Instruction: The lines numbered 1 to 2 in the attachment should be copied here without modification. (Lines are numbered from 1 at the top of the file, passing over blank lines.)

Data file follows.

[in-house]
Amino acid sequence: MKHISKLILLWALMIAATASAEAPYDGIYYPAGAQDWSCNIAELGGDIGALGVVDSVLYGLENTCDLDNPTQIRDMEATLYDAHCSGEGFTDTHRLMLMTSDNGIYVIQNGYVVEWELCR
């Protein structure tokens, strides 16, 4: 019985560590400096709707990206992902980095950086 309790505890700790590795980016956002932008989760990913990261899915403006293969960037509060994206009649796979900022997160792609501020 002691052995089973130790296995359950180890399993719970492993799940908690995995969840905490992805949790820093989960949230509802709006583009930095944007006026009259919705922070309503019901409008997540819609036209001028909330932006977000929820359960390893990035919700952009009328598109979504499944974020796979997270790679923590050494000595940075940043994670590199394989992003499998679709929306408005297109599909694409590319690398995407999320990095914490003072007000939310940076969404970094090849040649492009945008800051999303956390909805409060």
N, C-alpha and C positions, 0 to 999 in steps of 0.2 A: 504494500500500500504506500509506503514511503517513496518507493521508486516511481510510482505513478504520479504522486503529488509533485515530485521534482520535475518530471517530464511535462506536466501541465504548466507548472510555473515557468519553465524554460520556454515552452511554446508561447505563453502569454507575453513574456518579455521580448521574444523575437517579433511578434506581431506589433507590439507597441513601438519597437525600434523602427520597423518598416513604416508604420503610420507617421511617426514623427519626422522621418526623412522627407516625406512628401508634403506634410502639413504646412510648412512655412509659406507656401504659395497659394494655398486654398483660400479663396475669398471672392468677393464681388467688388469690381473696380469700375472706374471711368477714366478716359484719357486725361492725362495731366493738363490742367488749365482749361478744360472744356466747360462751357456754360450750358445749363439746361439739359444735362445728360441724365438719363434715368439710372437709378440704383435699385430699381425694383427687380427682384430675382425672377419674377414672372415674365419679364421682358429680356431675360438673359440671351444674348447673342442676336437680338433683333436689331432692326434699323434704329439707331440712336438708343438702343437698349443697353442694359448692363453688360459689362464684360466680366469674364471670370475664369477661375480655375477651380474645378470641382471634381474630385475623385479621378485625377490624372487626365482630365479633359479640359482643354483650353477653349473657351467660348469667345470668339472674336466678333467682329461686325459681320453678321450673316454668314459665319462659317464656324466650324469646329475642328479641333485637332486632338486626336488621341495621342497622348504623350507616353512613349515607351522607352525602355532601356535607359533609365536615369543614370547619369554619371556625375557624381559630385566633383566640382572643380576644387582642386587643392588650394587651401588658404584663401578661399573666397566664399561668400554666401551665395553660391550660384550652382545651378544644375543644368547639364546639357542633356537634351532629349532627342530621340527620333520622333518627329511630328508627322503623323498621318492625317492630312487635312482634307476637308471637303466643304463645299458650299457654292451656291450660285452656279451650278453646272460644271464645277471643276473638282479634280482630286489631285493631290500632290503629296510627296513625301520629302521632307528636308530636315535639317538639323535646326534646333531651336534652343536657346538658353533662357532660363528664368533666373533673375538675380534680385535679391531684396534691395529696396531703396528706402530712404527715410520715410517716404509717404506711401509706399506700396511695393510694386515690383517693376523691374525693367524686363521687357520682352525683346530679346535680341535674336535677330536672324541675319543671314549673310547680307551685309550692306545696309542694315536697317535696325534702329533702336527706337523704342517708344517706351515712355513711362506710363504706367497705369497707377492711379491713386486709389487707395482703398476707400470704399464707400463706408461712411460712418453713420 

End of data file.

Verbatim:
[in-house]
Amino acid sequence: MKHISKLILLWALMIAATASAEAPYDGIYYPAGAQDWSCNIAELGGDIGALGVVDSVLYGLENTCDLDNPTQIRDMEATLYDAHCSGEGFTDTHRLMLMTSDNGIYVIQNGYVVEWELCR